Dogs, it develops, often die with their eyes open. She never blinked from the time I carried her into the office to the time she shuffled off this mortal coil. And that, too, led me to suspect that she was as close to unconscious as she could get without being in a coma. Today for the first time she turned down food: she surely was as nigh unto death as she was going to get without actually dying.

So this was a mercy for her and for me.

Second item of interest: the vet remained curious as to what had really happened to the dog. I refrained from saying I thought her colleague on the other side of the city, over in the Arcadia district, had fucked up by misdiagnosing her with Valley Fever — which she did not then have and never did have — and then putting her on fluconazole while she was being dosed with prednisone. Vet palpitated the corpse and did find a large mass on the left side, near the kidneys and adrenals.

In dogs, about half of adrenal tumors (which are common) are benign, leaving half to be malignant. I suggested that we simply lost the draw, and that she actually had cancer. She thought that was very likely. And indeed, the symptoms of adrenal gland malignancy are very similar to those Cassie evinced over the past 4½ months.

That’s right. This has gone on for four and a half months.

During that time, about all I’ve done is care for and clean up after the little dog.

Afternoon was shading into evening and the sky was threatening rain by the time I rolled into the garage.

Flew in the house, grabbed Ruby’s harness, collar, and leash, and she and I shot out of the house. In the past 4½ months, Ruby (and I) have had two full-length doggy-walks — maybe three at the outside. Trying to sneak her out of the house without upsetting Cassie was more than I could cope with on top of all the other happenings. So we waited.

After a fast mile, we shot back in the house. I fed the new Queen of the Universe and then threw all the serapes that protect my bedding from dog hair into the washer. Had to run them through on hot twice to get out the parfum de sick dog. Plucked the nine pee pads from the floor and threw them in the trash. Pulled the pee pads that underlay the serapes off the bed. Found more pee pads discarded in various trash cans. Dragged these out to the trash. Decided against cleaning the floor this evening: too damn tired. Also, it’s going to rain and so it will take longer than one would like for the floors to dry. Found a can of black bean soup: dinner, accompanied by a bourbon & water.

Talked to friends on the phone; emailed friends; talked to son on phone. Threw the dog-bed blankets in the washer and then the dryer.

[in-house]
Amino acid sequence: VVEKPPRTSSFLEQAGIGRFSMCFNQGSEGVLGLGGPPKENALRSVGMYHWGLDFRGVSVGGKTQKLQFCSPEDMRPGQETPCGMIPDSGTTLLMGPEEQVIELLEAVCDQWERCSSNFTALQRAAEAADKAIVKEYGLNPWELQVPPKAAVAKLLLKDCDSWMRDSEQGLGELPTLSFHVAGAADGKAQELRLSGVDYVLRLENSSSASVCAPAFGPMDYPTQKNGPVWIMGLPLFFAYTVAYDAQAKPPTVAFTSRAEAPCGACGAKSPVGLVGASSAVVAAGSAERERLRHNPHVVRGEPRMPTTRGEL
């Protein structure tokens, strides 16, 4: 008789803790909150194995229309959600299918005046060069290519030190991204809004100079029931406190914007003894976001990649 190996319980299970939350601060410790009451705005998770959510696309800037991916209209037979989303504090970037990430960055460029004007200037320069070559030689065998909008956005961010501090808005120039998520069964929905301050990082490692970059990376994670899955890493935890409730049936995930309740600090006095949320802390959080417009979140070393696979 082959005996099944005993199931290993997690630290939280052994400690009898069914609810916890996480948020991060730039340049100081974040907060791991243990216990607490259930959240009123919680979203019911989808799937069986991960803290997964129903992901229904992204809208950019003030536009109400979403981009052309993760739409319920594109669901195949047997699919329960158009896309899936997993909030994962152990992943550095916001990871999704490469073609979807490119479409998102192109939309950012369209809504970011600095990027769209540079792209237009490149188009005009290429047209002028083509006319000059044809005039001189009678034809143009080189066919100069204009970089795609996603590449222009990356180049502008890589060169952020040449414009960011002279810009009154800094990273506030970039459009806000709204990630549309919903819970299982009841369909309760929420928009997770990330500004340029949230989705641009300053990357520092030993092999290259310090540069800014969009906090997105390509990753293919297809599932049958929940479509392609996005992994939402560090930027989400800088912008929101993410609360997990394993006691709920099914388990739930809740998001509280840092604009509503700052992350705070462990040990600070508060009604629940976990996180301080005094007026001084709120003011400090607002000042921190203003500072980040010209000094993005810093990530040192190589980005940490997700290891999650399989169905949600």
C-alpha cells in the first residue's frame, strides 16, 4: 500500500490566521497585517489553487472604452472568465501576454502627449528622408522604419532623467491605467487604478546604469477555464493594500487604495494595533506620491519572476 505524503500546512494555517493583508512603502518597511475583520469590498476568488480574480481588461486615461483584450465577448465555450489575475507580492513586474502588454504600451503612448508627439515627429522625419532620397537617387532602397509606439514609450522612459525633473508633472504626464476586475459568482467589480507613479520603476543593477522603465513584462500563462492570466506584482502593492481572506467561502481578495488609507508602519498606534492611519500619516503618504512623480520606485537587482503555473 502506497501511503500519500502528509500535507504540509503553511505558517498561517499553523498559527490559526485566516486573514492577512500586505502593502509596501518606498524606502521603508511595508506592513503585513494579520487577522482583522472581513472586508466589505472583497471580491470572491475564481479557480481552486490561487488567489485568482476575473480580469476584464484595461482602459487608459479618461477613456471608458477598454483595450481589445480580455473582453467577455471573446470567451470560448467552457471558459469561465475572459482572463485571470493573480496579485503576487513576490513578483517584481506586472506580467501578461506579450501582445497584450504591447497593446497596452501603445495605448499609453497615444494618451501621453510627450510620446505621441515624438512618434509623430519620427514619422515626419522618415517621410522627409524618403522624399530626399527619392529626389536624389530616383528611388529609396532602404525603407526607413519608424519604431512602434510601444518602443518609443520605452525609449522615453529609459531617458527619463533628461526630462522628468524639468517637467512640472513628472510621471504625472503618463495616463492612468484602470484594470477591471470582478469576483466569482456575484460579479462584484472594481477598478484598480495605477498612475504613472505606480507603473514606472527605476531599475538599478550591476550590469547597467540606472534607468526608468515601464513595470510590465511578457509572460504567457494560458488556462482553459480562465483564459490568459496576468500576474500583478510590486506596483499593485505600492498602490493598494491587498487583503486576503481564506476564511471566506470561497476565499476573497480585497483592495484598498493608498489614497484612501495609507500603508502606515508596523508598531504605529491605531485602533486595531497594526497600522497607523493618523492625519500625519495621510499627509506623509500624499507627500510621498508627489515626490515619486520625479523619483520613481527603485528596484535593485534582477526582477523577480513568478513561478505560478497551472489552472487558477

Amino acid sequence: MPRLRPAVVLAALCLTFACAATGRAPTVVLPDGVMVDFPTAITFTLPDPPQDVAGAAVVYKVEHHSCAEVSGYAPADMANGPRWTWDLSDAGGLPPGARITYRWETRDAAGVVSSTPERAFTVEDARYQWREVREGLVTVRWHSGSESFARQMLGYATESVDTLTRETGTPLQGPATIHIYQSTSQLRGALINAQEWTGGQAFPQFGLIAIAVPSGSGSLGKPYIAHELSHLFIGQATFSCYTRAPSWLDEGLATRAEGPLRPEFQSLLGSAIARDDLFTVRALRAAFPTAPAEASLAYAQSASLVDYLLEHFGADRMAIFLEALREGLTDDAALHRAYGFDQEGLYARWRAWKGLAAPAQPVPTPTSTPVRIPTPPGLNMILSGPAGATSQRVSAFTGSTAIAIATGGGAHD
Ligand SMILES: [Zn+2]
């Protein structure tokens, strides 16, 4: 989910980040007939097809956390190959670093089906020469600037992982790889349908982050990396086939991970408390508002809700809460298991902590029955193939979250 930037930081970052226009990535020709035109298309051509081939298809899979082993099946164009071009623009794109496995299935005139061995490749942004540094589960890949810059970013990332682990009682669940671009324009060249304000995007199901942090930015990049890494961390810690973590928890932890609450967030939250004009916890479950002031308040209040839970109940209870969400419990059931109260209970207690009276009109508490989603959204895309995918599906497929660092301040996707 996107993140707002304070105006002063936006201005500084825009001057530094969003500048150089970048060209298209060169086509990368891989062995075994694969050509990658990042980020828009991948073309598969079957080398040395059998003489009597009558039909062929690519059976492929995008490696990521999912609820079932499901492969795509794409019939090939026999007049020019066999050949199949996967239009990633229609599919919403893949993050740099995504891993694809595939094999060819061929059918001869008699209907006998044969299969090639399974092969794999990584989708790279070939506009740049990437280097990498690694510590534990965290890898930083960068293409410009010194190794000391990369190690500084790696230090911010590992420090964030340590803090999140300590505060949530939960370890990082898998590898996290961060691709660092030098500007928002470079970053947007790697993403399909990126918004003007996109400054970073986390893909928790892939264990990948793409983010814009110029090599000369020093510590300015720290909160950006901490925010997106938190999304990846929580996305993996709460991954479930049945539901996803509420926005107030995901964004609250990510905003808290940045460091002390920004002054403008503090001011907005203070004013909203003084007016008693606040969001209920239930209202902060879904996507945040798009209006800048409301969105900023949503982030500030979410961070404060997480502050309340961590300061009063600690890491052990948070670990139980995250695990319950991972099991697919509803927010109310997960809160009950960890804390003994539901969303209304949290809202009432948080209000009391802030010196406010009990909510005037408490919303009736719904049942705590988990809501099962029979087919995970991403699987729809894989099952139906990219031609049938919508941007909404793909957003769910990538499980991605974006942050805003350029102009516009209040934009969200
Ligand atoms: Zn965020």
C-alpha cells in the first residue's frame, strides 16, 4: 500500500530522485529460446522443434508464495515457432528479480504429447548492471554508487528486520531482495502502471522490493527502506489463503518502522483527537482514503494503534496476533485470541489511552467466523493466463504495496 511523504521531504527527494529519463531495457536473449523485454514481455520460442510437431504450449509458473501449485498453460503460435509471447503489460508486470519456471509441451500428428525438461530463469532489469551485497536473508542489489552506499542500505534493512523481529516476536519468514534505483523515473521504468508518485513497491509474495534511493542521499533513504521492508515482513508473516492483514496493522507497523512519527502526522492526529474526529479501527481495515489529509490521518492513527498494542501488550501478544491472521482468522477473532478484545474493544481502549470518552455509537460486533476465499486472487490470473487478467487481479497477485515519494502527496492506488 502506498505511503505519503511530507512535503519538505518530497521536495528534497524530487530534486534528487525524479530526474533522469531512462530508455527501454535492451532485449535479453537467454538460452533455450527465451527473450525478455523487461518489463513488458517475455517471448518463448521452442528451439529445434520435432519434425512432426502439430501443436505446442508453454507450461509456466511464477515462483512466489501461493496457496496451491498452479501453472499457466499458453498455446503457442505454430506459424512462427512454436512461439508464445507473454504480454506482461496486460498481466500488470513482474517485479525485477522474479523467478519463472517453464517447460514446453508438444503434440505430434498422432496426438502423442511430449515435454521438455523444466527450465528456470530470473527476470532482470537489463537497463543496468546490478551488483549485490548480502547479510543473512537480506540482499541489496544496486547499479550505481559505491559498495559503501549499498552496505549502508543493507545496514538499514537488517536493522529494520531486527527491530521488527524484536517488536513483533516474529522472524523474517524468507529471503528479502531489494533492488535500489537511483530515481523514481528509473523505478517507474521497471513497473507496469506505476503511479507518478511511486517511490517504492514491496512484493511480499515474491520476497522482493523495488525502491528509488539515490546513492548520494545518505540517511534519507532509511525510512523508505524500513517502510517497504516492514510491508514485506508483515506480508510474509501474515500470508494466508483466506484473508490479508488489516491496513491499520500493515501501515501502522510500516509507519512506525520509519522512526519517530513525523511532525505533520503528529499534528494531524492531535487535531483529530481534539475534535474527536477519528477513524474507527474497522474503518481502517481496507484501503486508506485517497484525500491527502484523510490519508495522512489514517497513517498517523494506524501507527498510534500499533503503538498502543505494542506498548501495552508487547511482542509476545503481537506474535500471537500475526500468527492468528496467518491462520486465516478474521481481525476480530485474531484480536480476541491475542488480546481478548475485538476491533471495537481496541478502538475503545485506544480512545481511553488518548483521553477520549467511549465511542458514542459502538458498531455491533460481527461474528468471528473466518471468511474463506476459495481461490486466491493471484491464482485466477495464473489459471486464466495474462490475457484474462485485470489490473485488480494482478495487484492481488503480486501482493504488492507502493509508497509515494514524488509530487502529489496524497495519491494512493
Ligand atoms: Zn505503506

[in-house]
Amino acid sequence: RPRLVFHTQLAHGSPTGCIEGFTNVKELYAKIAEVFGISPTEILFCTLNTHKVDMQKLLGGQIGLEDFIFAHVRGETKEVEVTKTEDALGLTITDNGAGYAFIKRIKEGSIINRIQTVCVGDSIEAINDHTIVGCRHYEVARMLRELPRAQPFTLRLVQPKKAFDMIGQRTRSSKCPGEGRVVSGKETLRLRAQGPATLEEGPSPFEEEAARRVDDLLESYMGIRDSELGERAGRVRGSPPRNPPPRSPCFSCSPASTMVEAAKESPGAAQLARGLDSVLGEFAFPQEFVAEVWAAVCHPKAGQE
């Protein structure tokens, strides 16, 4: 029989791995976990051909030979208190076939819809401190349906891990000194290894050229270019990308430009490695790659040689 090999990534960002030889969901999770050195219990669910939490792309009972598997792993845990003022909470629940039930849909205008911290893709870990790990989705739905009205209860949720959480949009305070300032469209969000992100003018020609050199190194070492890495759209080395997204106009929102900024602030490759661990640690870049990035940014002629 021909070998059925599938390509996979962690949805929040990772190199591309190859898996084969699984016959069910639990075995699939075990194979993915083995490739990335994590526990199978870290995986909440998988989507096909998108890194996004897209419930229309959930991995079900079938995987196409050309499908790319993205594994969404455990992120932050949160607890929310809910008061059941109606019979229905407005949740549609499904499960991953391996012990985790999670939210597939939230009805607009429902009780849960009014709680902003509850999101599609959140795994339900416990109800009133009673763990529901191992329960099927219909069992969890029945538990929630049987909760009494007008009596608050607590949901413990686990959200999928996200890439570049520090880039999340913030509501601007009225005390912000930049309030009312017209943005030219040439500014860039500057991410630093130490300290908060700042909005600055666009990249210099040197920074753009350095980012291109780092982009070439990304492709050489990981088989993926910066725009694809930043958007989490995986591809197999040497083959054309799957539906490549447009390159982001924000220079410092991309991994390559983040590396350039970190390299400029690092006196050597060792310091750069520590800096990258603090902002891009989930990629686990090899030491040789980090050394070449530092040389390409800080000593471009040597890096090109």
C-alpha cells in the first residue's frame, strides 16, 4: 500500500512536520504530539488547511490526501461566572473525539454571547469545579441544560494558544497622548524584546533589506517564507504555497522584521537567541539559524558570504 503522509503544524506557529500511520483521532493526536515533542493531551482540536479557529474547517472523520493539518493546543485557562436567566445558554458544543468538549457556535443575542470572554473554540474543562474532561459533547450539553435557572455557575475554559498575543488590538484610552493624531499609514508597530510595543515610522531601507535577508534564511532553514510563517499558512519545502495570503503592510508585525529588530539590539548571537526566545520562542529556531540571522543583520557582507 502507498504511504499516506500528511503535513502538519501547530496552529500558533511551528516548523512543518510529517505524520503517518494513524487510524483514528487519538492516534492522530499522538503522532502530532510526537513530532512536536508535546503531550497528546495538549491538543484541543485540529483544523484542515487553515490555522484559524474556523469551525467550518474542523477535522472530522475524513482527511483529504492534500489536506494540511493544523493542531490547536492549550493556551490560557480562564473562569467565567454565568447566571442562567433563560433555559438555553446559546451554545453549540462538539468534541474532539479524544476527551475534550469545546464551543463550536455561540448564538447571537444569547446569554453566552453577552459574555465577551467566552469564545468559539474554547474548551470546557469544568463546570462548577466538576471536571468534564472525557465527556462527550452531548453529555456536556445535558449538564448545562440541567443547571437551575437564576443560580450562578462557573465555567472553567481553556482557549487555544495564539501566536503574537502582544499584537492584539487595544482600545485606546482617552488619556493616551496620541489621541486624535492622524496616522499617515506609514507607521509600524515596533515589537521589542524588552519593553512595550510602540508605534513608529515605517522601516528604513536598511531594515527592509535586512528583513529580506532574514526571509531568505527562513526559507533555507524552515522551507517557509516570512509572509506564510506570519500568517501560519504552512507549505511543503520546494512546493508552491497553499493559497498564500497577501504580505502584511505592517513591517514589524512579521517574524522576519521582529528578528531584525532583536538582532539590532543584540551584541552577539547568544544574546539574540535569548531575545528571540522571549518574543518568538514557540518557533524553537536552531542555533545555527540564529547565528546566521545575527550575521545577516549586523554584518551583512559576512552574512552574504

And now am dead exhausted.

My beautiful little dog. One of the two finest dogs I’ve ever had.

On the Road to Heaven’s Gate

Cassie the Corgi is on her way out of this world, I’m afraid.

Day before yesterday she started having serious trouble walking. The air of confusion, which has lurked for awhile, became more distinct, as though familiar places looked strange and she had no idea where she was.

Now today she can’t walk or stand at all.

Plus she’s having the kind of palsies she developed of late, while she’s asleep: I’d call them convulsions or maybe spasms. Now they’re happening during the daytime hours, and they seem to either scare her or hurt her. When I take her outside and set her down, she looks utterly befuddled…peers around with an expression that says, clear as day, “What is this place and what am I supposed to be doing here?”

Interestingly, it occurred to me that she acts sort of like a person who’s had a stroke might act, under some circumstances. Look up “can a dog a have a stroke” and discover ischemic strokes are incident on Cushing’s disease…which of course is exactly what ails her.

She’s now completely incontinent…leaked all over the pee pad I put down over her mat in the bathroom, her favorite nesting place. While reclining by the dinner table, she managed to deposit a couple of fine turds under the dining room buffet. That was quite a trick.

As soon as Cassie passes on to her furry fathers, I will have to disinfect all the flooring in the house. She’s peed and shat all over every room in the house, and no amount of spot-cleaning changes the fact that the entire dwelling stinks to high heaven. To fix that, I’ll need to mop all the floors with Clorox and then open every window and door to air it out for several hours.

Ruby should not be exposed to the fumes. So I’ll need to schlep her down to my son’s house and leave her there for five or six hours while the place airs out. It’s a little chilly to leave her in the yard all day, and if it keeps raining she can’t be left out there anyway.


Cassie was born in 2006, if you believe what the Humane Society said. That would make her around 12 or 13 years old, depending on what month she arrived. So that puts her right at the median life span for corgis, which is 12.6 years. So she’s had a pretty good life.

Ruby is already showing signs of taking over as Queen of the Universe. Ruby came along in 2014. That would make her about 5 years old, the prime of her doggy life. So if she lives to be 12, she’ll be around for another 7 years…until I’m 80 or 81 years old.

Thinking about whether to get another dog…and I think probably not. In the first place, Ruby will expand to fill all available space. And in the second, I’m already too old to be on my hands and knees five or six times a day cleaning up after a sick old dog at the end of its life — at 80, I will be way too old for that. So I guess, no: no more dogs.